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A visionary rooted in this world

28 June 2006

4:08 PM

28 June 2006

4:08 PM

Dante: The Poet, The Political Thinker, The Man Barbara Reynolds

I. B. Tauris, pp.466, 20

Dante has suffered rather too much from his admirers. Barely was he cold in his grave at Ravenna than the process of reinventing him began. The Florentines, who had earlier driven into exile the man they dubbed an instrument of the Devil, hastened to claim him for their own, appointing Giovanni Boccaccio, his earliest biographer, as their city’s official public lecturer on the poet’s most famous work. First merely entitled Commedia, the visionary epic picked up its Divina from Boccaccio, and the process of literary canonisation began. The hook-nosed bard with his laurel wreath, tabard and floppy hat appeared as a numinous local patriarch in Tuscan frescoes, Renaissance and Baroque savants hailed him as the father of Italian literature (which he wasn’t) while the Risorgimento made him a spear-carrier for national unification (which in a way he was). Victorian Italophiles in England preferred to transmogrify him into something not unlike a Trollopean clergyman, combining the meekness of Septimus Harding with the gritty integrity of Josiah Crawley.

Barbara Reynolds, after a lifetime’s work on Dante, is blessedly unconcerned with foisting such dubious avatars on us. Her admiration, though profound, is not that of the groveller or the fantasist. Her book brings us nearer perhaps than any writer since Boccaccio to Dante as a plausible human being, the gentleman, warrior and lover, as opposed to the dispossessed dreamer on whom many commentators have preferred to dwell. The Divina Commedia, for all its allegorical intricacies and vast spiritual trajectory, is rooted in the worldly experience of a mediaeval Florentine, fond of music, hunting and fine women, keeping disreputable company here and there, and honing his poetic talents via an exchange of scabrous verses with a fellow sonneteer.


There is no reason to disbelieve Dante’s account of falling in love at the age of nine with eight-year-old Beatrice Portinari at a children’s party. The passion endured into adolescence, and the girl, married off in her early teens, was easily transformed into a kind of earthly angel, though she seems not to have shown the slightest interest in her adorer. Childbirth carried her off, leaving the inconsolable Dante to consecrate the Commedia to the cult of an immortal Beatrice. By now he had married Gemma Donati, his childhood betrothed. Records are silent on how she was able to cope with the dead rival whom, as a celestial being, her husband endowed with prophetic powers, a thorough acquaintance with the history of the Papacy and Augustinian theology, and an ability to expound complex theories of the soul’s spiritual gravitation.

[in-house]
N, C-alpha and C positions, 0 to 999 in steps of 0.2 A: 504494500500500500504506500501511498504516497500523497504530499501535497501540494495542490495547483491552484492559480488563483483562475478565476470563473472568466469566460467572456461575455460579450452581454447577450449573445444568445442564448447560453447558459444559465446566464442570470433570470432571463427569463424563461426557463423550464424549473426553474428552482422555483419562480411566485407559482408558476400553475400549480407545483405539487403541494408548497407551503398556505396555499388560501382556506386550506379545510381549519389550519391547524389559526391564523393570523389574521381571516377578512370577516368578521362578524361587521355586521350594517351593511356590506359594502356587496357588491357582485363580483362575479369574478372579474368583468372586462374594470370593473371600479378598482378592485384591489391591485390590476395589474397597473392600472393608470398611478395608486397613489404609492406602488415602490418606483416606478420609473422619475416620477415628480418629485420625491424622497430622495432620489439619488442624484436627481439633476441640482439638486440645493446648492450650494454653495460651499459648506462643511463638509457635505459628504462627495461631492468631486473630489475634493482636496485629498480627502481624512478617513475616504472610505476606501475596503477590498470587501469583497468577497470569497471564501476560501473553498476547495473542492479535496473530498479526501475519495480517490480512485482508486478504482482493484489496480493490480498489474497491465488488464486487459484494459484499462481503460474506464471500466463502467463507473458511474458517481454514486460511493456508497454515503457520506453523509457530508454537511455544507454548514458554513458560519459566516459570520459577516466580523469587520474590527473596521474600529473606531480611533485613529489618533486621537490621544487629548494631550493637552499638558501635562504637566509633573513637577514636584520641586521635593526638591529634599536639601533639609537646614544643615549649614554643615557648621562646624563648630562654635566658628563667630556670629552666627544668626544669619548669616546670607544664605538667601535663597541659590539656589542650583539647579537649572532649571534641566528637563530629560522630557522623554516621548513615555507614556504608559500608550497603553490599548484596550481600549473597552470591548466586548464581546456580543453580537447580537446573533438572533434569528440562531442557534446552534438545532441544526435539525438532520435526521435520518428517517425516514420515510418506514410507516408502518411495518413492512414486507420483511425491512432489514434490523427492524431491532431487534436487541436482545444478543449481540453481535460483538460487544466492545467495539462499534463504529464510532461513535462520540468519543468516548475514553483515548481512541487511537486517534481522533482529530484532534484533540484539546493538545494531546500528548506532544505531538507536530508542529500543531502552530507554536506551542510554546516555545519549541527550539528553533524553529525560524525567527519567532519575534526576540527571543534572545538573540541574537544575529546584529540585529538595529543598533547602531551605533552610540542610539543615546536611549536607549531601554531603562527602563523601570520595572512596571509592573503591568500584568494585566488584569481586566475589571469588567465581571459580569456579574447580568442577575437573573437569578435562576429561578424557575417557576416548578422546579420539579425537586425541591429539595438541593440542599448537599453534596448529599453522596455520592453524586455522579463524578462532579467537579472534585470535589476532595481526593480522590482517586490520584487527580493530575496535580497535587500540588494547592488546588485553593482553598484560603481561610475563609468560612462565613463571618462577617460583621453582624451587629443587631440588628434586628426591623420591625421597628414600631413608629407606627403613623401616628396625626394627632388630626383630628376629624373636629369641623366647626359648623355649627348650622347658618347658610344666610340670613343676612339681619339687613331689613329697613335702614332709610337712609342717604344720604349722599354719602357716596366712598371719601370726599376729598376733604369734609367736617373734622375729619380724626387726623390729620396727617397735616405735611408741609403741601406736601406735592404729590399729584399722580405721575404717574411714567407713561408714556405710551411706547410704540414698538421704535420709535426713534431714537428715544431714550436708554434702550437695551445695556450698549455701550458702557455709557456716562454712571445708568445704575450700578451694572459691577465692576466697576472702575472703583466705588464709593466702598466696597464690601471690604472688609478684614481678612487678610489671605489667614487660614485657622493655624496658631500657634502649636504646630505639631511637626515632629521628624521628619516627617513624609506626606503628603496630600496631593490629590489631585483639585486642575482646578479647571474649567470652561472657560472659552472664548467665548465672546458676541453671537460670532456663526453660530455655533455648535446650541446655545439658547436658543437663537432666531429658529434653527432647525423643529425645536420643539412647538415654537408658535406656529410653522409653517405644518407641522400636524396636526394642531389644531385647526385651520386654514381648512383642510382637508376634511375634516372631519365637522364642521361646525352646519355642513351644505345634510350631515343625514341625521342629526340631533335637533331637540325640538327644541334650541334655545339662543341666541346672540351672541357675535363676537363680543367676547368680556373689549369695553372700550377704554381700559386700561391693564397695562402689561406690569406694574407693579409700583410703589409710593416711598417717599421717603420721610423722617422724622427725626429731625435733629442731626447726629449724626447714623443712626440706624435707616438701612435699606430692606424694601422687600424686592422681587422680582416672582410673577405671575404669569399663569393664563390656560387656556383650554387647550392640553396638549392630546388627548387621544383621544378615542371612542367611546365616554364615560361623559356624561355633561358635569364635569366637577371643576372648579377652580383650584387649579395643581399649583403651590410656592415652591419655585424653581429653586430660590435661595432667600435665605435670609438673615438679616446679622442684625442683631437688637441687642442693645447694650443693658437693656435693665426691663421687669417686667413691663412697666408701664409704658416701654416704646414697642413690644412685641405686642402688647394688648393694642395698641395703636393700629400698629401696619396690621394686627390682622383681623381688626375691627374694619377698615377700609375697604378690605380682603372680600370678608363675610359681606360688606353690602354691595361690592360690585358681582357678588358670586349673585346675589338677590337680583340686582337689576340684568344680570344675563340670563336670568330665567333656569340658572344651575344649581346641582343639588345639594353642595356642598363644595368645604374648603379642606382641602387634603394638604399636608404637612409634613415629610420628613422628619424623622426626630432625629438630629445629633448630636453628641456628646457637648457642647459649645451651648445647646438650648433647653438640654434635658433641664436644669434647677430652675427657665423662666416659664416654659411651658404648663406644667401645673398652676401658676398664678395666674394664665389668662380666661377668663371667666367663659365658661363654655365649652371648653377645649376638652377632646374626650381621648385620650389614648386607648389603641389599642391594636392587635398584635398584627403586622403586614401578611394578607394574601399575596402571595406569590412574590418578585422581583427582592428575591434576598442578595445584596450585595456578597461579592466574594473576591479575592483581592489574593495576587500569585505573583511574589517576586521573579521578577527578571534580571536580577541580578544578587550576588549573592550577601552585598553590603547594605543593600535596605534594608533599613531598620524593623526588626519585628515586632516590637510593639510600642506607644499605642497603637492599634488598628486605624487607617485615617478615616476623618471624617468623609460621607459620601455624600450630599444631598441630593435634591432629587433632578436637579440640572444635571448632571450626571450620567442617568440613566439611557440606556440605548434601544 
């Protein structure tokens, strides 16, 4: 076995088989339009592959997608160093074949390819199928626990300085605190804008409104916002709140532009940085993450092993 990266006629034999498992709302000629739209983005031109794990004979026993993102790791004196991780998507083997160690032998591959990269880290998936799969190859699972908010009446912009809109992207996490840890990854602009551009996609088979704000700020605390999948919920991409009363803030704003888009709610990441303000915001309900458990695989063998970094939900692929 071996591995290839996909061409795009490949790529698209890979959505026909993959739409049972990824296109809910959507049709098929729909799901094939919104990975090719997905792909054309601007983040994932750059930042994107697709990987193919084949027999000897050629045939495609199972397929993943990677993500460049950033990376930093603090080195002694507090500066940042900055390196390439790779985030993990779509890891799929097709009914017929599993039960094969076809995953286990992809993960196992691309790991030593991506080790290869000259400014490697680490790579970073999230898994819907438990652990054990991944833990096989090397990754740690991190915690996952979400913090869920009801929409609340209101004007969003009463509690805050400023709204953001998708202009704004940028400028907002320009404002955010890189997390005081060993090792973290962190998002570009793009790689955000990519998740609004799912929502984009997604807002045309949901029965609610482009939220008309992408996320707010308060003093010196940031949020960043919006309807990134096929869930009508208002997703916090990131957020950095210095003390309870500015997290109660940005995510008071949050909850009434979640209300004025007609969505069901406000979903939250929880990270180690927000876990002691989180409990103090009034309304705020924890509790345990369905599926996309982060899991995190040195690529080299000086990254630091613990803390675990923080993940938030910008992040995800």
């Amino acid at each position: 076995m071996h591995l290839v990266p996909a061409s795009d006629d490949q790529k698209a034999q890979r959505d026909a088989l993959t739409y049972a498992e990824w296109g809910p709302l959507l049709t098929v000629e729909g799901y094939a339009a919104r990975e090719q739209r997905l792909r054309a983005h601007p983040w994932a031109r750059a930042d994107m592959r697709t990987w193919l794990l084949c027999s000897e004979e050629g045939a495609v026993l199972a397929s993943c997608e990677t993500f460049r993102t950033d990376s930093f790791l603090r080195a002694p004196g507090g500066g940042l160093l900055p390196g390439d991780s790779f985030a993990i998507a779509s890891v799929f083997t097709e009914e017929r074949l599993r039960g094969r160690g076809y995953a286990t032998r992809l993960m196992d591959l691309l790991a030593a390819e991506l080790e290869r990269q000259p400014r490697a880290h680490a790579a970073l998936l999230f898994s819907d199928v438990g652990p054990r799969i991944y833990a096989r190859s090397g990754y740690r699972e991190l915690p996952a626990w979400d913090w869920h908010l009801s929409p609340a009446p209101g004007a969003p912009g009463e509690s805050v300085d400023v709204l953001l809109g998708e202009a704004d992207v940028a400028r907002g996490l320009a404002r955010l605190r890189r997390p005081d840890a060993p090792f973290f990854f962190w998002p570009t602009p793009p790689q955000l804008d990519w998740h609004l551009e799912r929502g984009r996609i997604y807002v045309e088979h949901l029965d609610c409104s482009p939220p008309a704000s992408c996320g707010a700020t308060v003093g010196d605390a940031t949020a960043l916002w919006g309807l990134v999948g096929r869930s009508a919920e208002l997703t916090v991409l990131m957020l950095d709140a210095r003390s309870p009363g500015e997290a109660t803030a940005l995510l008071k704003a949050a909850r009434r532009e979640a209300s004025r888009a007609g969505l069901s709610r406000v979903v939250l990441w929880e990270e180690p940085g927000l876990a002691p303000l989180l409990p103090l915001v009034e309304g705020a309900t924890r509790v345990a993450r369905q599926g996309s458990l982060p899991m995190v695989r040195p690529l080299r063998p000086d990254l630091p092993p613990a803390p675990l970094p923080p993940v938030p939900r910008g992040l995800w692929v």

Almost as traumatic as the loss of Beatrice was Dante’s banishment from Florence after his political allies in the city were rounded up and murdered. The poet was a champion hater, and some of the Inferno’s most unashamedly grisly episodes feature Florentines as thieves, usurers, sycophants and sodomites. The poem is, after all, as Reynolds shrewdly points out, ‘a vast sermon with visual aids and sound effects’, the more potent for being delivered by a layman without doctrinal scruples and ready to return blow for blow against his persecutors.

Reynolds is generous with her scholarship, peeling off the critical layers to reveal, among other aspects, the stylistic richness of the Paradiso, least reader-friendly of the Commedia’s three sections. She never loses sight of the fact, too often ignored by the more portentous species of Dantean, that the work, for all its gravity and impacted symbolism, is also an entertainment, its creator donning the guises of dramatist, pageant-master and masque-maker. When discussing the poet’s earlier works, such as the Vita Nuova and the Convivio, she offers comforting parallels between mediaeval literary culture and our own. 13th-century Italy, like 21st-century England, had the kind of ‘eagerly-awaited’ new book whose shelf-life is drastically shortened by a combination of dis- enchanted reviewers and mystified readers. Reynolds’s Dante on the other hand, in all its wisdom and clarity, is in the beg-steal-or-borrow class, indispensable. 


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